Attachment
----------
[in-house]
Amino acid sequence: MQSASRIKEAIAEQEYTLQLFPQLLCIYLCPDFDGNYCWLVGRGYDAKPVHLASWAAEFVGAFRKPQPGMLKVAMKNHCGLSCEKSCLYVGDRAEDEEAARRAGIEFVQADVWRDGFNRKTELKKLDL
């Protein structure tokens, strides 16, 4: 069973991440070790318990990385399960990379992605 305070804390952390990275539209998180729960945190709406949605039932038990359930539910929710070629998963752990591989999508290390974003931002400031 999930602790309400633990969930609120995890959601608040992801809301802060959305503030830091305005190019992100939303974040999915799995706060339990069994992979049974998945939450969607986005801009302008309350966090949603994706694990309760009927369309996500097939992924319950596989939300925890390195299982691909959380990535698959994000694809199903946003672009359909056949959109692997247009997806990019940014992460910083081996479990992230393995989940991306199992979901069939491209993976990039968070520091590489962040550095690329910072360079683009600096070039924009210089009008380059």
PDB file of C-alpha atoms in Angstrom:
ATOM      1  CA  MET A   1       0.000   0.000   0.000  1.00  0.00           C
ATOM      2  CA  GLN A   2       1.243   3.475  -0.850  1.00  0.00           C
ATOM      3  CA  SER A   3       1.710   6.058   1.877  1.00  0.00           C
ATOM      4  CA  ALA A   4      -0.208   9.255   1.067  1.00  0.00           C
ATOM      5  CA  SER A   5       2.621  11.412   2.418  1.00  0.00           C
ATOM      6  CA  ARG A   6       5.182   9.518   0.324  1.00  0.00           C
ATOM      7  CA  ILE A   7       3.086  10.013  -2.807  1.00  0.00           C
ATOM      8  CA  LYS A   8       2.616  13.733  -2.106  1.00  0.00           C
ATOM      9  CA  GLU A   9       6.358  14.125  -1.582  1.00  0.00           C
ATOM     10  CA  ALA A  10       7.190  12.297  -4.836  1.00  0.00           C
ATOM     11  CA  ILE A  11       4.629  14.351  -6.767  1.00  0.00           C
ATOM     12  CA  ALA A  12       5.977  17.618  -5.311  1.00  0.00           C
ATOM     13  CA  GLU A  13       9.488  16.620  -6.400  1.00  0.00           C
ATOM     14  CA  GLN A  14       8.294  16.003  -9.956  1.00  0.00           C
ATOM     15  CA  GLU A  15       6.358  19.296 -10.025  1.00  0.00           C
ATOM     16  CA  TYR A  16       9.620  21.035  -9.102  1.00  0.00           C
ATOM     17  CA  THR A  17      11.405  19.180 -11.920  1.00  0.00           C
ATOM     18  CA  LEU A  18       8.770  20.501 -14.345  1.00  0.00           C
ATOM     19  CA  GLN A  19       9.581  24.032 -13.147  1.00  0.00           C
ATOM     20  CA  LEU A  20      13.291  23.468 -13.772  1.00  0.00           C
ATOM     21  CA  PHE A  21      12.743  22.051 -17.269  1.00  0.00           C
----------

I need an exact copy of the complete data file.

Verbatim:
[in-house]
Amino acid sequence: MQSASRIKEAIAEQEYTLQLFPQLLCIYLCPDFDGNYCWLVGRGYDAKPVHLASWAAEFVGAFRKPQPGMLKVAMKNHCGLSCEKSCLYVGDRAEDEEAARRAGIEFVQADVWRDGFNRKTELKKLDL
């Protein structure tokens, strides 16, 4: 069973991440070790318990990385399960990379992605 305070804390952390990275539209998180729960945190709406949605039932038990359930539910929710070629998963752990591989999508290390974003931002400031 999930602790309400633990969930609120995890959601608040992801809301802060959305503030830091305005190019992100939303974040999915799995706060339990069994992979049974998945939450969607986005801009302008309350966090949603994706694990309760009927369309996500097939992924319950596989939300925890390195299982691909959380990535698959994000694809199903946003672009359909056949959109692997247009997806990019940014992460910083081996479990992230393995989940991306199992979901069939491209993976990039968070520091590489962040550095690329910072360079683009600096070039924009210089009008380059």
PDB file of C-alpha atoms in Angstrom:
ATOM      1  CA  MET A   1       0.000   0.000   0.000  1.00  0.00           C
ATOM      2  CA  GLN A   2       1.243   3.475  -0.850  1.00  0.00           C
ATOM      3  CA  SER A   3       1.710   6.058   1.877  1.00  0.00           C
ATOM      4  CA  ALA A   4      -0.208   9.255   1.067  1.00  0.00           C
ATOM      5  CA  SER A   5       2.621  11.412   2.418  1.00  0.00           C
ATOM      6  CA  ARG A   6       5.182   9.518   0.324  1.00  0.00           C
ATOM      7  CA  ILE A   7       3.086  10.013  -2.807  1.00  0.00           C
ATOM      8  CA  LYS A   8       2.616  13.733  -2.106  1.00  0.00           C
ATOM      9  CA  GLU A   9       6.358  14.125  -1.582  1.00  0.00           C
ATOM     10  CA  ALA A  10       7.190  12.297  -4.836  1.00  0.00           C
ATOM     11  CA  ILE A  11       4.629  14.351  -6.767  1.00  0.00           C
ATOM     12  CA  ALA A  12       5.977  17.618  -5.311  1.00  0.00           C
ATOM     13  CA  GLU A  13       9.488  16.620  -6.400  1.00  0.00           C
ATOM     14  CA  GLN A  14       8.294  16.003  -9.956  1.00  0.00           C
ATOM     15  CA  GLU A  15       6.358  19.296 -10.025  1.00  0.00           C
ATOM     16  CA  TYR A  16       9.620  21.035  -9.102  1.00  0.00           C
ATOM     17  CA  THR A  17      11.405  19.180 -11.920  1.00  0.00           C
ATOM     18  CA  LEU A  18       8.770  20.501 -14.345  1.00  0.00           C
ATOM     19  CA  GLN A  19       9.581  24.032 -13.147  1.00  0.00           C
ATOM     20  CA  LEU A  20      13.291  23.468 -13.772  1.00  0.00           C
ATOM     21  CA  PHE A  21      12.743  22.051 -17.269  1.00  0.00           C